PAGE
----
3-Put Pale Ale – Wonderland Brewing: Balanced, somewhat weak aroma. Caramel prominent in flavor, malty finish. I’m not sure if this is an English pale ale. Definitely not much hop presence for an American Pale Ale (note – I did not drink this one after the hop bomb Codename Superfan so it’s not that my pallet was hopped out!). This could use some dry hopping or something to wake it up a bit for me.

Over The Moon Vanilla Milk Stout – Open Door Brew Co: To me this one was way to sweet. Not much more to say about it, and yes, I know a milk stout is a sweet stout. This one is just cloying to me. I think with better attenuation, a different yeast strain, less lactose, etc this could be a great beer. Good candidate for a beer ice cream float though. Coffee ice cream perhaps?

June 9th, 2016|Brewing Supplies|

Drinking in New Jersey

Here are a few local brews I tried over the 2015 Thanksgiving week while visiting family in 
New Jersey and New York.

Mad Elf - "Ale Brewed with Honey and Cherries"- Troegs  Brewing Co. Though this beer came 
highly recommended, I am unimpressed.  It pours a brilliant dark amber, the appearance is 
quite beautiful. Though it is an 11% ABV, rich, malty beer, the very weak head inexplicably 
dies almost immediately though carbonation is fine. Cherry is non- existent in aroma, and 
flavor but does linger in the aftertaste. On the pallet, strong plum notes arise in the 
background with deep malty rum-raisin favors dominating the profile bolstered by serious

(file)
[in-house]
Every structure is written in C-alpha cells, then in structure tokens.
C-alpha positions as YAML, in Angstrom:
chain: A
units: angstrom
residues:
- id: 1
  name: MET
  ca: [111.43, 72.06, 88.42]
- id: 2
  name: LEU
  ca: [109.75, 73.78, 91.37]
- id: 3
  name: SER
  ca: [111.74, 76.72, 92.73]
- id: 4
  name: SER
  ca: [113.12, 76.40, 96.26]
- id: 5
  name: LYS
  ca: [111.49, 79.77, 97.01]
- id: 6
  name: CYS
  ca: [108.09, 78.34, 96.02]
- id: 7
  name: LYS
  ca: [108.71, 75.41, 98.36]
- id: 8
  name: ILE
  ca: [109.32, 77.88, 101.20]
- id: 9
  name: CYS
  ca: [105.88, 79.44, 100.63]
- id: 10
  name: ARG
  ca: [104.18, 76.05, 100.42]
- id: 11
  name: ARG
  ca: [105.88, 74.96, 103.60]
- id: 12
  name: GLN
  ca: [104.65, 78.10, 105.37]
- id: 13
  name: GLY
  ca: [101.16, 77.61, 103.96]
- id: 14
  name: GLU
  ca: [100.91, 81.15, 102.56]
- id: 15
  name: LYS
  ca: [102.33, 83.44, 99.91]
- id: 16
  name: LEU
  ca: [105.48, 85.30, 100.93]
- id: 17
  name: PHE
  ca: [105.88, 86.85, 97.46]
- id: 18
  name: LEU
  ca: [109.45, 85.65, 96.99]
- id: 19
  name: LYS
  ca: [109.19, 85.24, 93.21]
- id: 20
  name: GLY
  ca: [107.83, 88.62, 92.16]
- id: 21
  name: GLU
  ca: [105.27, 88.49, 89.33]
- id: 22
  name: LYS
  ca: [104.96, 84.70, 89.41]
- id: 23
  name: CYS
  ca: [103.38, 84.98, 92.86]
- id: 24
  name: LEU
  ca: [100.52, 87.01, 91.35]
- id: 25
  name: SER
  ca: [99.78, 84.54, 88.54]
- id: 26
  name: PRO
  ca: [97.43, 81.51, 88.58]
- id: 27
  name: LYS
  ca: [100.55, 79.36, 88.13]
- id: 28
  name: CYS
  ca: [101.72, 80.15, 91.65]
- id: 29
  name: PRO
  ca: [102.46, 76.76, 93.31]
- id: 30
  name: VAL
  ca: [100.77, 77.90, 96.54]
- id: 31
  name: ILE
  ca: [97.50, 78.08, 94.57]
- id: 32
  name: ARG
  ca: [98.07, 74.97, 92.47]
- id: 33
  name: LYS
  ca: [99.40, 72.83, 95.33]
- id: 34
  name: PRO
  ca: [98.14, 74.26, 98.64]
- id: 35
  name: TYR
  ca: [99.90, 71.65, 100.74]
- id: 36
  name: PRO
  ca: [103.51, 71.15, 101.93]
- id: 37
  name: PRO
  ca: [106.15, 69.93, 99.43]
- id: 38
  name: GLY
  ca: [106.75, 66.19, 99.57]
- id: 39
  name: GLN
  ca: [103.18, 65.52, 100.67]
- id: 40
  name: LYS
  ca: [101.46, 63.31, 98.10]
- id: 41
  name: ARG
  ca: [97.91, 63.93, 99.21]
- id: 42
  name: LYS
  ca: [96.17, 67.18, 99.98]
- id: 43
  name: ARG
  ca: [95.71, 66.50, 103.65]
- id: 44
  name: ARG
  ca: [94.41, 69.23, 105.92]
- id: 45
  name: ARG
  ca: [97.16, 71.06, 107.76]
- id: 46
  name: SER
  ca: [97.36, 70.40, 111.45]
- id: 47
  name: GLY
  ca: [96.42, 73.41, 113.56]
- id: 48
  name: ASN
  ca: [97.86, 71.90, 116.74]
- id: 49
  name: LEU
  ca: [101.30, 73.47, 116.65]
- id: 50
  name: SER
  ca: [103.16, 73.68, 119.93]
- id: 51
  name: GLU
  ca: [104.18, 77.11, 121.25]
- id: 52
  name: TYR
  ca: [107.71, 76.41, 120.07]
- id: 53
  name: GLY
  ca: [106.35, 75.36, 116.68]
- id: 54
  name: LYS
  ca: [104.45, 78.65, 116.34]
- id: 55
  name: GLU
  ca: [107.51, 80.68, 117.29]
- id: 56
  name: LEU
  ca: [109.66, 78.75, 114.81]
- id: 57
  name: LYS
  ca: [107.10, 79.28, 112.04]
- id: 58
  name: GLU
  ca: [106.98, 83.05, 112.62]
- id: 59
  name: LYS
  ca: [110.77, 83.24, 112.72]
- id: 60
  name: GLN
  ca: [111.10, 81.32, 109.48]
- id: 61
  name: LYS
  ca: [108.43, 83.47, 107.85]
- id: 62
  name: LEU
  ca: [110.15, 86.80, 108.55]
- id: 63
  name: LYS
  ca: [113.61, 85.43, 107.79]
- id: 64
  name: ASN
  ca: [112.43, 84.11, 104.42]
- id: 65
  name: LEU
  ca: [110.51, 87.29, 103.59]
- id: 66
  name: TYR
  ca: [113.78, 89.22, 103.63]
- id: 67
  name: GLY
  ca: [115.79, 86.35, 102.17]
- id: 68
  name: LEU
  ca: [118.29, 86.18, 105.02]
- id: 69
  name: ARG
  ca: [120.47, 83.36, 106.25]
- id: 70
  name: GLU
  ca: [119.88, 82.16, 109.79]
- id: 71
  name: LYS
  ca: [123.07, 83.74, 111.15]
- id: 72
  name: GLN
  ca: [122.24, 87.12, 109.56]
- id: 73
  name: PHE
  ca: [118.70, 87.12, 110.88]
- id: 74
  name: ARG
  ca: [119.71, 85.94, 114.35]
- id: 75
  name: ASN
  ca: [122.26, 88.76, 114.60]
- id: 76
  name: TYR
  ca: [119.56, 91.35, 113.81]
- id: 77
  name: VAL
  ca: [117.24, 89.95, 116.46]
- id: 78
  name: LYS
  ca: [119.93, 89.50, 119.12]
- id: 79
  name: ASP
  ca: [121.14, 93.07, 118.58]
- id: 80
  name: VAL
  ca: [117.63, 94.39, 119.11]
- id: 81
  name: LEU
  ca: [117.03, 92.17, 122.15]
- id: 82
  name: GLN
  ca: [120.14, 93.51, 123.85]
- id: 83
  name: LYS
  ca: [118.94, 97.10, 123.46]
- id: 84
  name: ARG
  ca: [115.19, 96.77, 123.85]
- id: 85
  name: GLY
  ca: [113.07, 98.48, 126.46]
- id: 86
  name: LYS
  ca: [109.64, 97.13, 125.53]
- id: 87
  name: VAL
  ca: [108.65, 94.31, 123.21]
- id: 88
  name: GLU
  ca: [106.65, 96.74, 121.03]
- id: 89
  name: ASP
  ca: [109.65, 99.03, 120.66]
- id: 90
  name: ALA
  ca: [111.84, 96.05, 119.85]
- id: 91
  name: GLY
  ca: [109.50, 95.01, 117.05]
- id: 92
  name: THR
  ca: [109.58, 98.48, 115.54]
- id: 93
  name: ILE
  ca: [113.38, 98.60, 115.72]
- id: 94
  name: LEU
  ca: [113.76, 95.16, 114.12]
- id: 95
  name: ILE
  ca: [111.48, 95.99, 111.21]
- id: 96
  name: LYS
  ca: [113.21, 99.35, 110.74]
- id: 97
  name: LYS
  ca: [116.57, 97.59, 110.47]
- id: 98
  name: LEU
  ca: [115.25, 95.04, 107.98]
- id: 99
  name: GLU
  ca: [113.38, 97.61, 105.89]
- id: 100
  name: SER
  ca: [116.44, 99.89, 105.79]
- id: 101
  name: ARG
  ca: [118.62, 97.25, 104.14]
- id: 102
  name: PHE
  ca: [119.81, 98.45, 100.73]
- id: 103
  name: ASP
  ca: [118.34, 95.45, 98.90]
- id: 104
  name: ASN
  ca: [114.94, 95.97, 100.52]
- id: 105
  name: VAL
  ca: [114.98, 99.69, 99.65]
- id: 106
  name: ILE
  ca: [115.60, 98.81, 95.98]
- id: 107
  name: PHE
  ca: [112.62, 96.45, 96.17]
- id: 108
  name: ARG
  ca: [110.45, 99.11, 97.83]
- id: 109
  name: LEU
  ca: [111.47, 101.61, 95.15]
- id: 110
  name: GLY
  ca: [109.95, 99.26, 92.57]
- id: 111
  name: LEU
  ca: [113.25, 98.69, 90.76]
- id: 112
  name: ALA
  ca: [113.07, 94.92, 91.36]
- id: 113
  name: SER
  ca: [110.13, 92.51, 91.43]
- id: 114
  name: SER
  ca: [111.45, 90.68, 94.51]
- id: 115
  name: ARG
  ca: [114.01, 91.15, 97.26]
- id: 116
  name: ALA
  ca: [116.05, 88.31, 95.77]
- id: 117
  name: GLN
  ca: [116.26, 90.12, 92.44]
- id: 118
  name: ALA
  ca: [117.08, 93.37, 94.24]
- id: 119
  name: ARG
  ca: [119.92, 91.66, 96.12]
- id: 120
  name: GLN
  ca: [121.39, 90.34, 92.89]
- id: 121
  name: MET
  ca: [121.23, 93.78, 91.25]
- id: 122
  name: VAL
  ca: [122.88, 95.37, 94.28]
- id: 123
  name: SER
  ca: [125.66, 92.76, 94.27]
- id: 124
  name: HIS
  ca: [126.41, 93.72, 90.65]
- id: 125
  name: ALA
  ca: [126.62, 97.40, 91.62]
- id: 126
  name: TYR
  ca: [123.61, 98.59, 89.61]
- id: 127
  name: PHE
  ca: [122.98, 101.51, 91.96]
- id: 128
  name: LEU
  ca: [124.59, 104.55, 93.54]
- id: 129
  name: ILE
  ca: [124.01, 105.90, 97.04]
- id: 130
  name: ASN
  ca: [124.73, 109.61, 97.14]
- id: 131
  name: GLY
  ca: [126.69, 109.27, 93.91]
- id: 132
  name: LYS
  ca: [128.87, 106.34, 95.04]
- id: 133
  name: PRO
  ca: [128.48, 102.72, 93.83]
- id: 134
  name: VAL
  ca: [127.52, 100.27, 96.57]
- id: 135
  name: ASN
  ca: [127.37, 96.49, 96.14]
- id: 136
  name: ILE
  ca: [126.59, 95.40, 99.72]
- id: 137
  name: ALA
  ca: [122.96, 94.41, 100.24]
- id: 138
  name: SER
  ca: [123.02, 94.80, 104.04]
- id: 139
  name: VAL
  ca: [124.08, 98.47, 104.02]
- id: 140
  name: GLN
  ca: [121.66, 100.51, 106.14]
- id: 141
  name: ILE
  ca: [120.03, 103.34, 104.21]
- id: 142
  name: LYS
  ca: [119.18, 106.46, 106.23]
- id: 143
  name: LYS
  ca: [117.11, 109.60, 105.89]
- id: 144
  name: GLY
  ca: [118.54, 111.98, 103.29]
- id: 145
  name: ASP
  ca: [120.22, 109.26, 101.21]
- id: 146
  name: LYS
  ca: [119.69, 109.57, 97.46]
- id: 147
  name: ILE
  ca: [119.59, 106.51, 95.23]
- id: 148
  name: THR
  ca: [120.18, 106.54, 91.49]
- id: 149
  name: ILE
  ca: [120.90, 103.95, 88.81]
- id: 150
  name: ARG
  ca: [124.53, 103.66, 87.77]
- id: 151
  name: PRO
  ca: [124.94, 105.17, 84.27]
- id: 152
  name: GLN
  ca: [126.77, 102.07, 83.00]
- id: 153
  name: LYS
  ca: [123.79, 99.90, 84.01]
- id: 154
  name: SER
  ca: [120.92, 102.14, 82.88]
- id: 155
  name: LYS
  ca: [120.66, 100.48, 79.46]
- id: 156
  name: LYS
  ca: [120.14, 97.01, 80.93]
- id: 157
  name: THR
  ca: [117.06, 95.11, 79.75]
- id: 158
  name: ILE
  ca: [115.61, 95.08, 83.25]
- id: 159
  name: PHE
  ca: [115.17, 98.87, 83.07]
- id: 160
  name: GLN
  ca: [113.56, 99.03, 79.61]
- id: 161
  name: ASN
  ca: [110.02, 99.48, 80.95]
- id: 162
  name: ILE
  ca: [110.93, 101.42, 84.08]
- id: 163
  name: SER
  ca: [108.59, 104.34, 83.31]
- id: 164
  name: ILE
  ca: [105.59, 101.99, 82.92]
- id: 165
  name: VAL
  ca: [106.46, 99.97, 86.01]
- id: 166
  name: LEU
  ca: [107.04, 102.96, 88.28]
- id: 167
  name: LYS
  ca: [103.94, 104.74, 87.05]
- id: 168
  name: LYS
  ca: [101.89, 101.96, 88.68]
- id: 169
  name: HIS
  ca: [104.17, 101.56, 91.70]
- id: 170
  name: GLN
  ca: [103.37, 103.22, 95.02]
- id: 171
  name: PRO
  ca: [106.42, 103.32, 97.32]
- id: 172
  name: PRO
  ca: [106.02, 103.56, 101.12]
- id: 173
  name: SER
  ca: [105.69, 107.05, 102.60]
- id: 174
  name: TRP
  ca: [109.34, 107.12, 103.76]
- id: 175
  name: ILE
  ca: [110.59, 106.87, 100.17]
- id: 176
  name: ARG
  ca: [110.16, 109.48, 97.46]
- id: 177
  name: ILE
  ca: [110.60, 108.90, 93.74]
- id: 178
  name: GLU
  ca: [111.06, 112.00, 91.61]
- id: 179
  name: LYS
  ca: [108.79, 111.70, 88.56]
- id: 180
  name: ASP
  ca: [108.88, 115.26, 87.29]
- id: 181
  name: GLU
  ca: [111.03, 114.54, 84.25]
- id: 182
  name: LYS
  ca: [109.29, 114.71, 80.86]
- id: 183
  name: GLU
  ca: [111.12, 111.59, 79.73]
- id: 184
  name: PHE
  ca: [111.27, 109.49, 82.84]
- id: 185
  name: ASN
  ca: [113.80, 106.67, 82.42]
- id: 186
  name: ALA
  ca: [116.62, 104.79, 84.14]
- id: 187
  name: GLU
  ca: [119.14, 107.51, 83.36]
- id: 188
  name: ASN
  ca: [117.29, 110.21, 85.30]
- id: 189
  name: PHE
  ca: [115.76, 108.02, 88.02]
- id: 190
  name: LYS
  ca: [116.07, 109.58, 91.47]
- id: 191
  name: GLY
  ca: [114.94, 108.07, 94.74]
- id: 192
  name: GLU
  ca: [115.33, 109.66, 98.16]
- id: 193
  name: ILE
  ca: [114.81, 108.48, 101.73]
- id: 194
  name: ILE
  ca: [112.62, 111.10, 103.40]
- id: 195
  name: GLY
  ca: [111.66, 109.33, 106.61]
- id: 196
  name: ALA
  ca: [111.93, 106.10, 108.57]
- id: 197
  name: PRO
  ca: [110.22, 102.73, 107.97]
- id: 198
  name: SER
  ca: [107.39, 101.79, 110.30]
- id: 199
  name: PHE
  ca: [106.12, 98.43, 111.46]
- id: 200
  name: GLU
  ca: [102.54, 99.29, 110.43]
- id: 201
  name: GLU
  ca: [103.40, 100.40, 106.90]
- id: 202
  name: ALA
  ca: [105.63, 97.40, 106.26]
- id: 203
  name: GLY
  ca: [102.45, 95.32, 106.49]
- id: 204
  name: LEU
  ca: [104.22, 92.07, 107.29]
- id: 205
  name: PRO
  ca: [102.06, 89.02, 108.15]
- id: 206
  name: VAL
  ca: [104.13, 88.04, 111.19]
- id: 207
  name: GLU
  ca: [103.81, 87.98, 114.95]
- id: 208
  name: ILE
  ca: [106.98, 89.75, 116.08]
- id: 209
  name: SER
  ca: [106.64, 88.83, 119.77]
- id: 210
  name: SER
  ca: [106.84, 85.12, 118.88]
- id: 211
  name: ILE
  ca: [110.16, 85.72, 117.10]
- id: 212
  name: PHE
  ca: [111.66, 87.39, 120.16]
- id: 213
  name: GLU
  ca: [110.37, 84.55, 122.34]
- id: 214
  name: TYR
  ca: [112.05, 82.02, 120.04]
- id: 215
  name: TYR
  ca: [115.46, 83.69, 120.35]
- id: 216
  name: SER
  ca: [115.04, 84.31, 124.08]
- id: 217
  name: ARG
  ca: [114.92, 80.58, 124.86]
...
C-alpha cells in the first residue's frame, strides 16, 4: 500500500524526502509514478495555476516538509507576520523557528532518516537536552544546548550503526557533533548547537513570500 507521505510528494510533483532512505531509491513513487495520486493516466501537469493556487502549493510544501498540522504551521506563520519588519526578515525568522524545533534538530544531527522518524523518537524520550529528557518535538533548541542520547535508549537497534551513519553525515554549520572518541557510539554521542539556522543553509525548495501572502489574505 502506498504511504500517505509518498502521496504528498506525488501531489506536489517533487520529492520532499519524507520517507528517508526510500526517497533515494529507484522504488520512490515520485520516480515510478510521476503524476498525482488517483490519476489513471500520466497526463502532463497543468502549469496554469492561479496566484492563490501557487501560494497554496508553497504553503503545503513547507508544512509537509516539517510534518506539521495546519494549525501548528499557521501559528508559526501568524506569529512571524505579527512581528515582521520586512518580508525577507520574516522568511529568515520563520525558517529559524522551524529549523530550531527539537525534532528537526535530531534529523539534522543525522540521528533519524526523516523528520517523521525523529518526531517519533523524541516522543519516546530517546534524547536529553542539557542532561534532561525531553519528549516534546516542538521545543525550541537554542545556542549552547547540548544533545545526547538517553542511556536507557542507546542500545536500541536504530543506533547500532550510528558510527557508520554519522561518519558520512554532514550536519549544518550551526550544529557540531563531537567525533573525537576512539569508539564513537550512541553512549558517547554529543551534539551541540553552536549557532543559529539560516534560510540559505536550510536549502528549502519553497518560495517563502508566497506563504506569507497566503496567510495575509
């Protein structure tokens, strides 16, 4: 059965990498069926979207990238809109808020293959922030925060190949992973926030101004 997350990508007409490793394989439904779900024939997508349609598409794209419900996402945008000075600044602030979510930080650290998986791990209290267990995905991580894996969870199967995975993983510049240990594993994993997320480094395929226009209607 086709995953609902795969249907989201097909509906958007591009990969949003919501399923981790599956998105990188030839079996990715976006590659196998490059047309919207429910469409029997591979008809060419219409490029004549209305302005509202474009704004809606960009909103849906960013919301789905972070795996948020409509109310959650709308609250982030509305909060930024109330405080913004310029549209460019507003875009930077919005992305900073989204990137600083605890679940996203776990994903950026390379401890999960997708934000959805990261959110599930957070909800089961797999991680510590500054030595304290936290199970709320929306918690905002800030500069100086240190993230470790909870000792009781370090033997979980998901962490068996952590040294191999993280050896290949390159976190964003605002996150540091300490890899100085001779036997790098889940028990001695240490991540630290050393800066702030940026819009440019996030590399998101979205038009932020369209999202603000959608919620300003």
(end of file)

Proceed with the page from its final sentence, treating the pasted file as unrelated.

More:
spicy phenols from the Belgian yeast. Pretty strong heat. Not a bad beer, but the lack of a 
nice head and the absence of cherry and honey flavors is disappointing.
Exit 4 "American Trippel" - Flying Fish Brewing Co. At first, I didn't know what "American 
trippel" was supposed to mean, but just as in the case of barley wines and IPAs, it just 
means that us yankees throw way more hops into these brews than you would ever find in 
their European predecessors. This beer pours light straw  and is mostly clear, but there 
are some suspended particles in the glass. Earthy hops are evident immediately, as is the 
spicy phenolic aroma of the Belgian yeast. Flavor follows aroma with hops and yeast spice 
blending nicely. It drinks like a Belgian IPA, with hop character a little more restrained. 
Very little malt detectable. Perhaps fruity hops like glacier and galaxy would have added 
benefit to the flavor profile (I'm not sure what hops were actually used). The finish is 
dry with a touch of hop bitterness and a bit of alcohol. I do miss the delicate fruitiness